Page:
An estimated 20% of children in cocoa growing areas of Côte d’Ivoire miss out on their fundamental right to education. Bridging classes are a type of accelerated education programme to help out-of-school kids catch up on missed learning and get back into the classroom. A new study from ICI examines their impact.
Using innovative teaching methods in bridging classes has proven to be effective in helping children in Côte d’Ivoire to re-enter formal schooling, the study finds. Between 2019 and 2022, ICI interviewed more than 800 children in 22 communities before and after they attended bridging classes, financed by Nestlé and Jacobs Foundation. Set up as part of the Transforming Education in Cocoa Communities project, the classes used the Teaching at the Right Level methodology to help children learn at their own pace. The results are promising. The classes were effective in getting 99.8% of kids back into mainstream school, children learned quickly and scored high grades, and child labour decreased.
Innovative teaching methods
The classes used a child-centred approach, where children are encouraged to learn at their own pace. Teaching at the Right Level, developed by the NGO Pratham, has indeed been proven to improve children’s skills in reading and maths. It was adapted for use in bridging classes, in partnership with the Ministry of Education of Côte d'Ivoire and with support from the Jacobs Foundation.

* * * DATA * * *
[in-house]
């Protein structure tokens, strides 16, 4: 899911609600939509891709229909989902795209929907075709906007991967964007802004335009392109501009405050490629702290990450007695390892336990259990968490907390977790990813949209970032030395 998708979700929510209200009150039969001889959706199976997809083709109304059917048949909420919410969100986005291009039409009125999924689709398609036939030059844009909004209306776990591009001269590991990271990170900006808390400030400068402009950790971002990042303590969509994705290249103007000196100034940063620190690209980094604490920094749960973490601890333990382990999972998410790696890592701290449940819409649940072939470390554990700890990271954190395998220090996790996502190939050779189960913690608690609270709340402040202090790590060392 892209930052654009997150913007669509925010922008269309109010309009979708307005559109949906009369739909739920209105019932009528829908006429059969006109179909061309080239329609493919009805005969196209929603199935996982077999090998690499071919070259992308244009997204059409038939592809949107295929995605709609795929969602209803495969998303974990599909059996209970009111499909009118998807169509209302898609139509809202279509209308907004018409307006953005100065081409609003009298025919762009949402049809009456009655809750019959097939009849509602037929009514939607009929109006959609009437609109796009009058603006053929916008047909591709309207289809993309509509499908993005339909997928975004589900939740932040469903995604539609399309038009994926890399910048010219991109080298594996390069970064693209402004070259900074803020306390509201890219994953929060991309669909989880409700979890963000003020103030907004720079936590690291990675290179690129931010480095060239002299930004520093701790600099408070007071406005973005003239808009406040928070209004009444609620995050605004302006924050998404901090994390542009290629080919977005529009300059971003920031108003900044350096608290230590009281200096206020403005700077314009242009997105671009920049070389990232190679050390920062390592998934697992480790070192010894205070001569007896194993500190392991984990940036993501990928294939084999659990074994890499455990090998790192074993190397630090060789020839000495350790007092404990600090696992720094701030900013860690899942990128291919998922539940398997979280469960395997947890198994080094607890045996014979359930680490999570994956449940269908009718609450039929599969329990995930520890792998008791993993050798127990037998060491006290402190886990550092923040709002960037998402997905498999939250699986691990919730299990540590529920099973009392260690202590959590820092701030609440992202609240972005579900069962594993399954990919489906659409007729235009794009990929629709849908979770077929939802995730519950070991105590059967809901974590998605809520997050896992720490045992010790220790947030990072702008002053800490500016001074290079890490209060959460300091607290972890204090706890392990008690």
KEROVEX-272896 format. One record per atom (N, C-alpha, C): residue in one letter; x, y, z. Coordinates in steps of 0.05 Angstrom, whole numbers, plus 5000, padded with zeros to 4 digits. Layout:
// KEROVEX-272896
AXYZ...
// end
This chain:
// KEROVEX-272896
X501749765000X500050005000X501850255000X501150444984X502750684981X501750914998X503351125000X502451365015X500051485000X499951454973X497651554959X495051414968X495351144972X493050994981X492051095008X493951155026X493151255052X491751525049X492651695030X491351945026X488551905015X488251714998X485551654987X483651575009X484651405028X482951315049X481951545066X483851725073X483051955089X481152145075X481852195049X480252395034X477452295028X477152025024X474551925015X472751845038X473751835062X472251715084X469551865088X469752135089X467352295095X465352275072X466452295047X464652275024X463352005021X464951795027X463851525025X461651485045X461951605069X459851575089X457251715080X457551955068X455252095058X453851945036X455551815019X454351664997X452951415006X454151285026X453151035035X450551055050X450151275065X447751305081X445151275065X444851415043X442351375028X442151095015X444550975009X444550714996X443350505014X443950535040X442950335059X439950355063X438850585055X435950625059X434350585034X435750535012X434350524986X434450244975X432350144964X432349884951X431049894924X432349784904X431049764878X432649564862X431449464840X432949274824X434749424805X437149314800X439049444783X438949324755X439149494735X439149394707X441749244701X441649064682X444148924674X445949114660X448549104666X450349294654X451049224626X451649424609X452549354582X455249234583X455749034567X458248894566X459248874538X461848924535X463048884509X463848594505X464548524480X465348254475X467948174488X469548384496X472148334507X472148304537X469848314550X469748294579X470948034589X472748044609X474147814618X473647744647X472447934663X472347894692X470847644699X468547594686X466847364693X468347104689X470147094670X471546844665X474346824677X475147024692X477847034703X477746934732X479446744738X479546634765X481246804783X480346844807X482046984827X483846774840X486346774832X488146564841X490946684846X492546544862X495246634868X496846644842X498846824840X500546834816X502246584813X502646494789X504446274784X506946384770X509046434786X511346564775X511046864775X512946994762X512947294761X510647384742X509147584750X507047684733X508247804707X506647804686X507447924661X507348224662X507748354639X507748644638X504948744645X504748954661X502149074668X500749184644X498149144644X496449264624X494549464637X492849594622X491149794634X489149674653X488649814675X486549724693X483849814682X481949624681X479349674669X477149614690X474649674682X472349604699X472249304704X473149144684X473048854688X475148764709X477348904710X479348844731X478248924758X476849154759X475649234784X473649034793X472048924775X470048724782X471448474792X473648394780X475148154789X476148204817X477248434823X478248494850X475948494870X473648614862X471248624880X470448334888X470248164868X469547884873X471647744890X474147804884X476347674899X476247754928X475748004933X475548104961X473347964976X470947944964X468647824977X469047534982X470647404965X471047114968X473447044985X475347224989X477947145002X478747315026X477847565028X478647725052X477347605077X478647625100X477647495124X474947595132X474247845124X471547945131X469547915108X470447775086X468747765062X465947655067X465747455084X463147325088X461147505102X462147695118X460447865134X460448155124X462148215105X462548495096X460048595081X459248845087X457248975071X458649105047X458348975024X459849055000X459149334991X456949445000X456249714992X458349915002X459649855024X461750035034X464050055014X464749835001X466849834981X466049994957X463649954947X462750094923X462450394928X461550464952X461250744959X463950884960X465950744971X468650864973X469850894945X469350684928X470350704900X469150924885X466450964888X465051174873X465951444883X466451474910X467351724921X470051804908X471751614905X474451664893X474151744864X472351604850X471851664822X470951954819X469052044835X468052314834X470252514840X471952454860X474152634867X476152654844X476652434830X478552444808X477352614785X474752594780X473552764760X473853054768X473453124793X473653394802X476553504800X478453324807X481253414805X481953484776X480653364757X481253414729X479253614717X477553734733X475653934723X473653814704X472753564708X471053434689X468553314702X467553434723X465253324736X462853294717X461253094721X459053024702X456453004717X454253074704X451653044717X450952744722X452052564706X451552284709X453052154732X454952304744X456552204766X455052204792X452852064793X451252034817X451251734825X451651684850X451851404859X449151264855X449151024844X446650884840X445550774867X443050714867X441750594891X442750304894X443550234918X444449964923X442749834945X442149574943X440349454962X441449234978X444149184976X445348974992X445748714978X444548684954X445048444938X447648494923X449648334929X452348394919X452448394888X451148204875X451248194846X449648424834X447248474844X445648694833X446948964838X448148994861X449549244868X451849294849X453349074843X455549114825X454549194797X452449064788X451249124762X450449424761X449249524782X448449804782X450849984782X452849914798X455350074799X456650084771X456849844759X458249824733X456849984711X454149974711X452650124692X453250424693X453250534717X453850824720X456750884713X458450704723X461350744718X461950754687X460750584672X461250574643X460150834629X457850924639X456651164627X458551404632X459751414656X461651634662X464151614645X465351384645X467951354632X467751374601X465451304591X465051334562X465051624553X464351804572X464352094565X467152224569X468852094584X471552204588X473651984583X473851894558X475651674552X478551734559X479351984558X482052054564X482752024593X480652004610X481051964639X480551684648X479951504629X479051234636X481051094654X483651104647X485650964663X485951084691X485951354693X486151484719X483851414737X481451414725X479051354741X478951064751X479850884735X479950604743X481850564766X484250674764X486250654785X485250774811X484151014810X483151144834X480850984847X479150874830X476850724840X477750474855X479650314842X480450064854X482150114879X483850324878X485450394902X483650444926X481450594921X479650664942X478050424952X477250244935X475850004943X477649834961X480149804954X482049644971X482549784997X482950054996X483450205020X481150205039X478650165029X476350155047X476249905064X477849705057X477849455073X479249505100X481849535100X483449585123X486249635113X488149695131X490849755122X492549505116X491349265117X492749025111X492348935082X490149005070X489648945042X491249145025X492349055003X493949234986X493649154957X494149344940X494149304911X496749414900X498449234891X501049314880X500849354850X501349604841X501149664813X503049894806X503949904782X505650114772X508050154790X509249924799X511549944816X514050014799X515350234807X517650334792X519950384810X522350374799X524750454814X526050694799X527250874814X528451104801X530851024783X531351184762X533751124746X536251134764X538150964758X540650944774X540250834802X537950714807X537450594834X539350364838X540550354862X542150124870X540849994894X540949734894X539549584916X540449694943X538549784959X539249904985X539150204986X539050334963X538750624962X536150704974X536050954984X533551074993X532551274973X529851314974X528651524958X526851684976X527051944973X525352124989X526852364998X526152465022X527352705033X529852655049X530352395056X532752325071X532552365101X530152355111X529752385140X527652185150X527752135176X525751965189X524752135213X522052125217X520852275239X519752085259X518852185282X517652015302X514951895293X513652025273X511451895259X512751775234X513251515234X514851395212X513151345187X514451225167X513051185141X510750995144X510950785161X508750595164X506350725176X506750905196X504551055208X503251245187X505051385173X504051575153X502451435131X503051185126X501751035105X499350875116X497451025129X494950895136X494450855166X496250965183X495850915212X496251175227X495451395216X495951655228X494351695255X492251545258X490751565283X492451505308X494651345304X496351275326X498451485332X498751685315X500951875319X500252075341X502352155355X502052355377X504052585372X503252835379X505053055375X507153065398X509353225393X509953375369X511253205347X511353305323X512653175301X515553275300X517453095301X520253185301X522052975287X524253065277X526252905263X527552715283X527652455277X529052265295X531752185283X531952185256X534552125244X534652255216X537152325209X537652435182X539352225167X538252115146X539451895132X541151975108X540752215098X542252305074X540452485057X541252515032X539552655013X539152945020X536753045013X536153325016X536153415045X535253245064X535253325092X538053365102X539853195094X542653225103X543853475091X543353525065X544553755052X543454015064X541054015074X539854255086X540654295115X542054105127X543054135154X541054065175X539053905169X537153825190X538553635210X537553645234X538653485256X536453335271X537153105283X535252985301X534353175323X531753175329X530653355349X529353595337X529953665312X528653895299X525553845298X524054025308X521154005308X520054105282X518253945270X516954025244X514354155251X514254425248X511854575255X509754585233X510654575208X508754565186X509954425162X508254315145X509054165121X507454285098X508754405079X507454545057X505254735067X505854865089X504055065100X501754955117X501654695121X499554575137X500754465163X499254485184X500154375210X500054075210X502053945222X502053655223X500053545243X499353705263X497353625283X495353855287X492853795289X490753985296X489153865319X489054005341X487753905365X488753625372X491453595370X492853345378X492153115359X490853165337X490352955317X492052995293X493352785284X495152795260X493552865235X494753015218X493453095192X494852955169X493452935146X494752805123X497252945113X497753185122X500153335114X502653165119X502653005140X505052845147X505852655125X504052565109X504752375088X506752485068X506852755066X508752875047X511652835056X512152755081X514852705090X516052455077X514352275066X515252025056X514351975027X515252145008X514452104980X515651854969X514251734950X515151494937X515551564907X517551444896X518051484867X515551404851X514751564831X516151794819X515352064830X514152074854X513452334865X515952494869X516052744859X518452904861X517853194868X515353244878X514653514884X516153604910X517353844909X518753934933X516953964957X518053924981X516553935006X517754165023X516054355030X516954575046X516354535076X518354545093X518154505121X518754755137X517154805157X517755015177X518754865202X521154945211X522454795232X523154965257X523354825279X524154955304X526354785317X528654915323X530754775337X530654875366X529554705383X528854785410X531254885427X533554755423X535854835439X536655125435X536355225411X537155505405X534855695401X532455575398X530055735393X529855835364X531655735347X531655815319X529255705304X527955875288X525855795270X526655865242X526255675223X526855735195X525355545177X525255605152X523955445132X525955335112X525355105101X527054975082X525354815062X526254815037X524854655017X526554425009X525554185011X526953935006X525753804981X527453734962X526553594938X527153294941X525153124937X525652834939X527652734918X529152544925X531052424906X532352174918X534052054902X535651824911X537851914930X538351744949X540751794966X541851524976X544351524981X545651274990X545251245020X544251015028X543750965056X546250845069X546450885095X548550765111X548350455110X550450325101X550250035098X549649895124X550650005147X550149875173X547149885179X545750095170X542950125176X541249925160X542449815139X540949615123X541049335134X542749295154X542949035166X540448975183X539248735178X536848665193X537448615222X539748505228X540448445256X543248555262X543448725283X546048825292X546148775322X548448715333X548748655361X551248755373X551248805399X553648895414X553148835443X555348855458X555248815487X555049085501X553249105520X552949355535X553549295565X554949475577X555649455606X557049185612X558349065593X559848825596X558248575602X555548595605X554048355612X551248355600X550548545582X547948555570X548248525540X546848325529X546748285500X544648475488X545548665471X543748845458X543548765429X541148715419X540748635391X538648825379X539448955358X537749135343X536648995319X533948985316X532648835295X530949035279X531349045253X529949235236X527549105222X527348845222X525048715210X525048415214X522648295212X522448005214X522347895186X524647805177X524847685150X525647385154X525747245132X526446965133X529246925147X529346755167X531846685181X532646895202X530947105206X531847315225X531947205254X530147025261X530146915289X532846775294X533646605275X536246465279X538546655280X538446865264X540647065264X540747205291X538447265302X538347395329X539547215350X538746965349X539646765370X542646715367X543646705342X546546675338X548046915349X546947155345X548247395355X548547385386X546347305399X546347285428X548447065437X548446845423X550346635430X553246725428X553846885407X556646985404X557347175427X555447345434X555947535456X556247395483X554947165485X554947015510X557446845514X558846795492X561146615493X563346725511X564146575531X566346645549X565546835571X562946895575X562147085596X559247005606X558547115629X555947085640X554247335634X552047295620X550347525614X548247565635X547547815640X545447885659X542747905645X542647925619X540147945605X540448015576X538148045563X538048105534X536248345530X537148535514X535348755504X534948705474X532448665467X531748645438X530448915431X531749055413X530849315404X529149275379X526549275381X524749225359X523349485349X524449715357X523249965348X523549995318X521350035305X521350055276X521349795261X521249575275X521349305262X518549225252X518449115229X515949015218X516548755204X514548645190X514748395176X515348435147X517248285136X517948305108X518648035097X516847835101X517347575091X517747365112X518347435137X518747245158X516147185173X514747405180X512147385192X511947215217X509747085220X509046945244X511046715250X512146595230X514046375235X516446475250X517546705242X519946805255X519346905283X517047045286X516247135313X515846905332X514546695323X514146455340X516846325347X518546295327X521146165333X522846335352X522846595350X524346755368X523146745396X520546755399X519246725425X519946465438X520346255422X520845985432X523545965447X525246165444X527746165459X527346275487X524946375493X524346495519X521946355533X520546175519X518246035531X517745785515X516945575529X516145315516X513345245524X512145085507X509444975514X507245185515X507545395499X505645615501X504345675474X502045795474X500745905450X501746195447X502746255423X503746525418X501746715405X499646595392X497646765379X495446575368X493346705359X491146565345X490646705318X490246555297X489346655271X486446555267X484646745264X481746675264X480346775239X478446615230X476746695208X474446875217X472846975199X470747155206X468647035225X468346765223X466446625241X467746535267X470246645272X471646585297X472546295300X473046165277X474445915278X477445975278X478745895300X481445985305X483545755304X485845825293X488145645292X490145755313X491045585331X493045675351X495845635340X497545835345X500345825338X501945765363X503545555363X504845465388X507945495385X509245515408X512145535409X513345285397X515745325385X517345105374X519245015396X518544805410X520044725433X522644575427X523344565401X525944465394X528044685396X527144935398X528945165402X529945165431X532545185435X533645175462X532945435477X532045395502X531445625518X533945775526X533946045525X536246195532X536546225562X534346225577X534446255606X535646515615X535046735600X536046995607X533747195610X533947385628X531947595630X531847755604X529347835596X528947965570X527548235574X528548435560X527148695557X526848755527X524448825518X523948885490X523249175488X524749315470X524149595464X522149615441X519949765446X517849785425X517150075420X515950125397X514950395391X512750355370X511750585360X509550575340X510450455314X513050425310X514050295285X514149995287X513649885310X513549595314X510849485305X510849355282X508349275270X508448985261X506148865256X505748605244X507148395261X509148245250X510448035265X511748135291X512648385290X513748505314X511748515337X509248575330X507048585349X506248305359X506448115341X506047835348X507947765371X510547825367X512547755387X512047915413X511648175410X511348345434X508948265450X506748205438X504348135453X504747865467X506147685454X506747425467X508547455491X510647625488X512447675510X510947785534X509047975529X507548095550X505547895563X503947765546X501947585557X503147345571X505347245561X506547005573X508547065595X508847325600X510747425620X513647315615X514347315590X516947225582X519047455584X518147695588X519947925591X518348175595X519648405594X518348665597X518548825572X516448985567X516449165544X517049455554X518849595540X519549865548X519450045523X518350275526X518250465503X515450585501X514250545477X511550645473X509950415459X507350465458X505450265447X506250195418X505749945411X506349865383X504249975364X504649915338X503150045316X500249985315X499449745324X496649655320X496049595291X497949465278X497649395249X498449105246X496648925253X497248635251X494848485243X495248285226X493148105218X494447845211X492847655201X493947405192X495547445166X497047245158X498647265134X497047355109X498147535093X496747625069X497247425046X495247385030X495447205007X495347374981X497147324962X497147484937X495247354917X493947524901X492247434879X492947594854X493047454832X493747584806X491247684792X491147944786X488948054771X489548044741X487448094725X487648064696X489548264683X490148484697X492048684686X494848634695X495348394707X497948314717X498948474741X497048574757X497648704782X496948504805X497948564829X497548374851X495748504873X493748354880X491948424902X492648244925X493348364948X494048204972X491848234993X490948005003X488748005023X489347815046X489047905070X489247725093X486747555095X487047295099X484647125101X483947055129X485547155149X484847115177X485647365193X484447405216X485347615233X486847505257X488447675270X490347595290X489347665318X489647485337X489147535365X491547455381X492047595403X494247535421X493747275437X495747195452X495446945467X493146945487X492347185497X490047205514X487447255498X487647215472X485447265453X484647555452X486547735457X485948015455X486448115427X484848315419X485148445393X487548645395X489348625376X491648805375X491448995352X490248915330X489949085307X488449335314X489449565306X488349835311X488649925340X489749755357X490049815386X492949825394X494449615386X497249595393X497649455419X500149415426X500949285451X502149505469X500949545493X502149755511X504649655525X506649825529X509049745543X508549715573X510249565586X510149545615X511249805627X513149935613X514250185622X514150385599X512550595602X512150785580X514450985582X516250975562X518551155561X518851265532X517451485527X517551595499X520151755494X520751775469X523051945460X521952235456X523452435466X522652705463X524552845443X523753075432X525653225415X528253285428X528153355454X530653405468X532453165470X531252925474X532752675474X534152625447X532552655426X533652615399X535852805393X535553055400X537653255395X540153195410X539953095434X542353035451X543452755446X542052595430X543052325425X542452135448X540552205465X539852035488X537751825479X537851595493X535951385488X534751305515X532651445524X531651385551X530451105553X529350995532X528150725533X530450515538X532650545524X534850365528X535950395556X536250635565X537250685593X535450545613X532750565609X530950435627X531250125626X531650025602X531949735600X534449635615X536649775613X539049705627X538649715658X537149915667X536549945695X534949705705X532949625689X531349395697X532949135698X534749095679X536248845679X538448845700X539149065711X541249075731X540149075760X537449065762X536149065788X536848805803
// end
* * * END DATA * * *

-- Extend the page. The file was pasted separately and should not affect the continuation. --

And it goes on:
Promising outcomes for children
99.8% of children re-joined mainstream school, with similarly high rates for girls and boys. Further, 91% of the children scored average grades or above, compared to 14% of children attending bridging classes without the innovative teaching methods.
72% of children stayed in school. More than a year after the classes had ended, 76% of girls and 69% of boys were still attending school. The most common reasons for not staying in school were: not liking school, no school meals, parents moving away, or families being unable to afford school supplies or fees.
Prevalence of child labour more than halved. Before starting the bridging classes, 63% of children were in child labour, compared to 23% after the classes had ended.
The results of this project are undeniably positive, especially in the context of the Covid pandemic, which caused child labour to increase in many communities. However, continued monitoring and support is needed to help kids stay in school and respond to changing needs.
Nestlé has joined many other stakeholders to support the Child Learning and Education Facility, a pooled funding mechanism to improve access to and education quality in Côte d’Ivoire. This includes scaling-up the innovative teaching method from this pilot in bridging classes and mainstream schools. Nestlé will continue to provide bridging classes in cocoa-growing communities, to invest in improving children’s access to quality education, and to follow-up and support children through its child labour monitoring and remediation system.